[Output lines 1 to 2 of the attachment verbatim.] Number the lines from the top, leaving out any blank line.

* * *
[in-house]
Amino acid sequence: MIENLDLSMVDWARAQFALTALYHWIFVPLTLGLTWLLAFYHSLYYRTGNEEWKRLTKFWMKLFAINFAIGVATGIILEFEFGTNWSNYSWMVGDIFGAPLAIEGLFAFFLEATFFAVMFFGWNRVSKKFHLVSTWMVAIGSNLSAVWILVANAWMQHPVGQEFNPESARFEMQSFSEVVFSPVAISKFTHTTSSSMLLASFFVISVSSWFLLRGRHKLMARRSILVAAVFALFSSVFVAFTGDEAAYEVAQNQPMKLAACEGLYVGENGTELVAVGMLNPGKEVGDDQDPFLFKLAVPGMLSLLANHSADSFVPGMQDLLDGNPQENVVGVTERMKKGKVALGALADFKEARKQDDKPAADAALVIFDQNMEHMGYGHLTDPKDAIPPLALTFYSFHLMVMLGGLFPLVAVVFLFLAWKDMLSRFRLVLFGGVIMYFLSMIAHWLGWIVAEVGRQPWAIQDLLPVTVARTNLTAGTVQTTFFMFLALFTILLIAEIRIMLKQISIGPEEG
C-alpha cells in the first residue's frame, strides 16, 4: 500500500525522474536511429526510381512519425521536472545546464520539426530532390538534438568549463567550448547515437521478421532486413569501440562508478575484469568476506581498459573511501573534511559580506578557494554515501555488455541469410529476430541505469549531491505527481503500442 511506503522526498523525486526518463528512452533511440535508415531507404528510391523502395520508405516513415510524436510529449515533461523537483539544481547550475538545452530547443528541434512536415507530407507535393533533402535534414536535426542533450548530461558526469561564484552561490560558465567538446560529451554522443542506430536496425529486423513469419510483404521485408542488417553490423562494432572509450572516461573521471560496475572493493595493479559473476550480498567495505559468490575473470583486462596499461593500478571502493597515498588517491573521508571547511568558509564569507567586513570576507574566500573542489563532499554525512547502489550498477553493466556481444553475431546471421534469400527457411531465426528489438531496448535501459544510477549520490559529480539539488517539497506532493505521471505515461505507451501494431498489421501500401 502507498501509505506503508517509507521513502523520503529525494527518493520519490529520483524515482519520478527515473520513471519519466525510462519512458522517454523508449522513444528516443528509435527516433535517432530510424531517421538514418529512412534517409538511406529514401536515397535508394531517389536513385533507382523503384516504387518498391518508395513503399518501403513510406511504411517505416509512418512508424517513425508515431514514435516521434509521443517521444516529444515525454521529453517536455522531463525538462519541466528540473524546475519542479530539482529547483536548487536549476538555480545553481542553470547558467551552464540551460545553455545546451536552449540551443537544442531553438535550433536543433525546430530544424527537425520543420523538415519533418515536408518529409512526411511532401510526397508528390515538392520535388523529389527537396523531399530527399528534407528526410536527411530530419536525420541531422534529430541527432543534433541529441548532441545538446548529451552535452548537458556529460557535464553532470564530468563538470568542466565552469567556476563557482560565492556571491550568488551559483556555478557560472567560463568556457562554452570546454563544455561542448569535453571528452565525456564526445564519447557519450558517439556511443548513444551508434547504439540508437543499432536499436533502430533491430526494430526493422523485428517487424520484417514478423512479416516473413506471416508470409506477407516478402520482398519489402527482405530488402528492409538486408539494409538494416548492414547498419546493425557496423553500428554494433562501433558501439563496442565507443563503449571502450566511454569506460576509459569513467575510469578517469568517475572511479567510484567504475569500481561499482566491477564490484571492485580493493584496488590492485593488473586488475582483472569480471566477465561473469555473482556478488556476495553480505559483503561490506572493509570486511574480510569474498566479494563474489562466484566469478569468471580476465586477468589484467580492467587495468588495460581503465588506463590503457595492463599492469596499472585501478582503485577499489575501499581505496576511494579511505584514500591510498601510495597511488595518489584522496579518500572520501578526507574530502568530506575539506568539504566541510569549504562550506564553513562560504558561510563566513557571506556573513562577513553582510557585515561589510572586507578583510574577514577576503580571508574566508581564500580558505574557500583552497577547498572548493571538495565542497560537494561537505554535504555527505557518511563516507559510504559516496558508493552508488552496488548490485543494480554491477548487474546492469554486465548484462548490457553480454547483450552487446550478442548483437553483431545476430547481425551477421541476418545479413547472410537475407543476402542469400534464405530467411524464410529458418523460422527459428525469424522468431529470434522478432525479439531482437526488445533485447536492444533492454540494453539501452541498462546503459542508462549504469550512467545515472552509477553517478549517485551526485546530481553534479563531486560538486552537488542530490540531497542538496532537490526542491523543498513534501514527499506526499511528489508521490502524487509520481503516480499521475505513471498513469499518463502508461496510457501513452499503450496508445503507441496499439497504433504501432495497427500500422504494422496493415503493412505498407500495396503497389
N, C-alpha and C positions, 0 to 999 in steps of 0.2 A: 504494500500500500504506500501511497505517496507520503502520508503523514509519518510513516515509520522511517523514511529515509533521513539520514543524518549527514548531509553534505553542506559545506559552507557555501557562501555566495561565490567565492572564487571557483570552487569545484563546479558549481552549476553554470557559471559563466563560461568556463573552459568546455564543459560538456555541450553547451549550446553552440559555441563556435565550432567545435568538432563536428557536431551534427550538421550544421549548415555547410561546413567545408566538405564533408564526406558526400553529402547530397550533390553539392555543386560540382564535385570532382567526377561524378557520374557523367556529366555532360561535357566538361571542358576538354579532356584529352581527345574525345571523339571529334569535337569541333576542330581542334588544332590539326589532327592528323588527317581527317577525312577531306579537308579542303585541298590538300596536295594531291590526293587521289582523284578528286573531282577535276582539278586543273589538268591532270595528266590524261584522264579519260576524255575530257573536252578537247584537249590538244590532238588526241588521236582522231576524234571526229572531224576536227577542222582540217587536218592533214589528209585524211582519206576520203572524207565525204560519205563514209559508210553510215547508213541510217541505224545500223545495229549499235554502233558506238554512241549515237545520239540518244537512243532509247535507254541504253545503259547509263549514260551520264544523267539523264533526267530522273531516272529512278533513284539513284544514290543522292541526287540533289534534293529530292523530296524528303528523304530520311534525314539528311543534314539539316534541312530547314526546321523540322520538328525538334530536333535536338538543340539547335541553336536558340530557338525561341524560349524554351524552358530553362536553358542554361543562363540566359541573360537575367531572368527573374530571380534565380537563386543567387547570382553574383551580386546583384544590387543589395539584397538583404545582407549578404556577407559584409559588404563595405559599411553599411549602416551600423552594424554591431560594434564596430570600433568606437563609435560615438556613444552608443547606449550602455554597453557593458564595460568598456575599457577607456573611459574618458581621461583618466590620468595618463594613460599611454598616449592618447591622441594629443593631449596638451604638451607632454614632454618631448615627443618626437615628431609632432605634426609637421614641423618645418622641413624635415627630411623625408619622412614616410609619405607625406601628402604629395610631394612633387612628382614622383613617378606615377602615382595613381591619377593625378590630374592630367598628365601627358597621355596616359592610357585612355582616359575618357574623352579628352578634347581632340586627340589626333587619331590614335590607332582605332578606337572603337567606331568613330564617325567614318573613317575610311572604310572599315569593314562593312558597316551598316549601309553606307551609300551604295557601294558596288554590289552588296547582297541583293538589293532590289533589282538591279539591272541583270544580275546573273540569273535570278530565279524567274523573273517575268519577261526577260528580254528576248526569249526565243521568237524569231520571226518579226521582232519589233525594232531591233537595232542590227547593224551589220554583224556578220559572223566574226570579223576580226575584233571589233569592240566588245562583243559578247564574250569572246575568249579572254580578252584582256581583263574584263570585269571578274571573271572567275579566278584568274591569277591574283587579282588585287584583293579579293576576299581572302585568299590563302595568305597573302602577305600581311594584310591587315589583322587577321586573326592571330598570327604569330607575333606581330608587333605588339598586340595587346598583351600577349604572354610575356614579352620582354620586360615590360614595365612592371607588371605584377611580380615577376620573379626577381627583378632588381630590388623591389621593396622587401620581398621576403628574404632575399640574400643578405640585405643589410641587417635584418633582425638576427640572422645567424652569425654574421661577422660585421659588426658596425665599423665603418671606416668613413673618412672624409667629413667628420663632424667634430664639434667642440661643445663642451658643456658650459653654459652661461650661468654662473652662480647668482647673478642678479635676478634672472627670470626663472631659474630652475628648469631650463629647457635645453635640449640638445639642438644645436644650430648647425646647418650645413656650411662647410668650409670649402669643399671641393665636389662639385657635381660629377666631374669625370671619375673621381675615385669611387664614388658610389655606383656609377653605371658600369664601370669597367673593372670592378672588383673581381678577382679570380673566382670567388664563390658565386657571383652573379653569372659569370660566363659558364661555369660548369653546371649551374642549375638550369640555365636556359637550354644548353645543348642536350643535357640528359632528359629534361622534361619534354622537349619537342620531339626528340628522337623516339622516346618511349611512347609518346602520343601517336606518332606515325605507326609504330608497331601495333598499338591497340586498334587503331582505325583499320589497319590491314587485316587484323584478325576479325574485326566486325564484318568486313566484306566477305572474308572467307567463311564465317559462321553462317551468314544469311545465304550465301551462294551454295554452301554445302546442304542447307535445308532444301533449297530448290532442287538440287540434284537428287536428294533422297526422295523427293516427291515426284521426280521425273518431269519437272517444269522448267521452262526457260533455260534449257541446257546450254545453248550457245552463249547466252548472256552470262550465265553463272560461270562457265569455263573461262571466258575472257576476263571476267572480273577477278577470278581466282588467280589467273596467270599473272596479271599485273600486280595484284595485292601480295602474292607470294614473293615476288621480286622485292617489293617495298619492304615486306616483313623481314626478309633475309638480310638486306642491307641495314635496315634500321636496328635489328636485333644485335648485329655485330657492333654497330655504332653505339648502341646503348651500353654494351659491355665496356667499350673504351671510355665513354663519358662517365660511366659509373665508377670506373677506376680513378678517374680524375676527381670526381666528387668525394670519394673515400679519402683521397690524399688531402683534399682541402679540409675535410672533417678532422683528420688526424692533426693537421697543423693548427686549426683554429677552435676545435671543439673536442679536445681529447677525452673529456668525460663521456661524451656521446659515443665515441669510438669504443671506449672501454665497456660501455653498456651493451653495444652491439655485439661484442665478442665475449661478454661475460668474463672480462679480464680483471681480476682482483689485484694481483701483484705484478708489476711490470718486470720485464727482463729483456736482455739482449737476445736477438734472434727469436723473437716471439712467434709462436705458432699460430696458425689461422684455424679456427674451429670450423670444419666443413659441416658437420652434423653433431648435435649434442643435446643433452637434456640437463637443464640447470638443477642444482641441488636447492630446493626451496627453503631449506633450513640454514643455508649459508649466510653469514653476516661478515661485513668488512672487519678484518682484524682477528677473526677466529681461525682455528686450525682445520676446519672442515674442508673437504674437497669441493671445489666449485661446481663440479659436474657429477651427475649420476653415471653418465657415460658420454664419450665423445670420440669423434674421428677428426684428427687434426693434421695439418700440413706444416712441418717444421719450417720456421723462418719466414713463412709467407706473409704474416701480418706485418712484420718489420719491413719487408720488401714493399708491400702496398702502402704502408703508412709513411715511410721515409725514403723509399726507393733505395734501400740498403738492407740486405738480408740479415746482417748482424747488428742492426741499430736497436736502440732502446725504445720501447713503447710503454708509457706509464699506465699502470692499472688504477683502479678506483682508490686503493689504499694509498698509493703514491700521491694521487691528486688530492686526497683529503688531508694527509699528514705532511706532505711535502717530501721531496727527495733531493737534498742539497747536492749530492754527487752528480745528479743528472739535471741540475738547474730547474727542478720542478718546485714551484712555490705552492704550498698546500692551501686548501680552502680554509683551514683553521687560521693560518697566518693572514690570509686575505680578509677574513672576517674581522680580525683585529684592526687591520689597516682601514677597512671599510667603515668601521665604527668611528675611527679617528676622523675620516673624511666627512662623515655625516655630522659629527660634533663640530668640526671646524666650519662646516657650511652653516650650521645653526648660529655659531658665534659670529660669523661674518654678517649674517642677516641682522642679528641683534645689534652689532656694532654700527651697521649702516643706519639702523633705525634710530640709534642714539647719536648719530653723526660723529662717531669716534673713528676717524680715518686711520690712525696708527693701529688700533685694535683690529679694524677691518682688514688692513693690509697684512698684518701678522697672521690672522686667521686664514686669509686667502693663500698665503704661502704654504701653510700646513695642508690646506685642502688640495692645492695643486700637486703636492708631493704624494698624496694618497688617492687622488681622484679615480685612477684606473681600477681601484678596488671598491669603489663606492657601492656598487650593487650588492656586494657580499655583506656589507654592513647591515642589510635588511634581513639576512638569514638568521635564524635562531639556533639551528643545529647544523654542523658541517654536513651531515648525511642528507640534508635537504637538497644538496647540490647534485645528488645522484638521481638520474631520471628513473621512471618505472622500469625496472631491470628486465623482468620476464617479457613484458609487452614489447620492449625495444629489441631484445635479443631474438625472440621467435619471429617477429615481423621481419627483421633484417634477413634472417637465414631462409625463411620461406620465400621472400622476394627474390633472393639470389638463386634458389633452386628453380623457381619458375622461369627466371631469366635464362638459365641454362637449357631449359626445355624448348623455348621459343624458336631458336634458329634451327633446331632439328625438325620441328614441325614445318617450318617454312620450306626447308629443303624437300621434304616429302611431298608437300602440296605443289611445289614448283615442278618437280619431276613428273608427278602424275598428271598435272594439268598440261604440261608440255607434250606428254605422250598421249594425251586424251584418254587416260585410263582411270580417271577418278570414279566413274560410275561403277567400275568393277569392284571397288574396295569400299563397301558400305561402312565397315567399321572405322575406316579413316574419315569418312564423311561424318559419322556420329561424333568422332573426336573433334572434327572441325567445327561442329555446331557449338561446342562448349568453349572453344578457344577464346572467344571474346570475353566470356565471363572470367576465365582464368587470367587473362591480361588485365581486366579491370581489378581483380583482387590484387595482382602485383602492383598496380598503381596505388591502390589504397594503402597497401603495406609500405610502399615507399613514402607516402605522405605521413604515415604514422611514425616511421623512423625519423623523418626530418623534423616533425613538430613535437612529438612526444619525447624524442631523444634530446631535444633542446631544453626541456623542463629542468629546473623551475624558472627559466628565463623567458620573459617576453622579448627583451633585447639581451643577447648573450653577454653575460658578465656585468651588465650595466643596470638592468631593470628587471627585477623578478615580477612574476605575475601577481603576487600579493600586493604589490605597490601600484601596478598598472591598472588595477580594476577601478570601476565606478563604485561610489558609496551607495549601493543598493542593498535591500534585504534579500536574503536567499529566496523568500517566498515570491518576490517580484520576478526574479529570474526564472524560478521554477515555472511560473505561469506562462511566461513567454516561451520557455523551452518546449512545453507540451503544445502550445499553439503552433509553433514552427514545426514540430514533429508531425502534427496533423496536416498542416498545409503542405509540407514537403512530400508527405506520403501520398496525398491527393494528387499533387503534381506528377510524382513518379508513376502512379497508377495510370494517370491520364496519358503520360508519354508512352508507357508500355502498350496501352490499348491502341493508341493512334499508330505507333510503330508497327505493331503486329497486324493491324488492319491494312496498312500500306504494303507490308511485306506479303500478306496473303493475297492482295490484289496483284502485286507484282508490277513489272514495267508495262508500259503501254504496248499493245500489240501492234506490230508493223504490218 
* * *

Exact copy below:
[in-house]
Amino acid sequence: MIENLDLSMVDWARAQFALTALYHWIFVPLTLGLTWLLAFYHSLYYRTGNEEWKRLTKFWMKLFAINFAIGVATGIILEFEFGTNWSNYSWMVGDIFGAPLAIEGLFAFFLEATFFAVMFFGWNRVSKKFHLVSTWMVAIGSNLSAVWILVANAWMQHPVGQEFNPESARFEMQSFSEVVFSPVAISKFTHTTSSSMLLASFFVISVSSWFLLRGRHKLMARRSILVAAVFALFSSVFVAFTGDEAAYEVAQNQPMKLAACEGLYVGENGTELVAVGMLNPGKEVGDDQDPFLFKLAVPGMLSLLANHSADSFVPGMQDLLDGNPQENVVGVTERMKKGKVALGALADFKEARKQDDKPAADAALVIFDQNMEHMGYGHLTDPKDAIPPLALTFYSFHLMVMLGGLFPLVAVVFLFLAWKDMLSRFRLVLFGGVIMYFLSMIAHWLGWIVAEVGRQPWAIQDLLPVTVARTNLTAGTVQTTFFMFLALFTILLIAEIRIMLKQISIGPEEG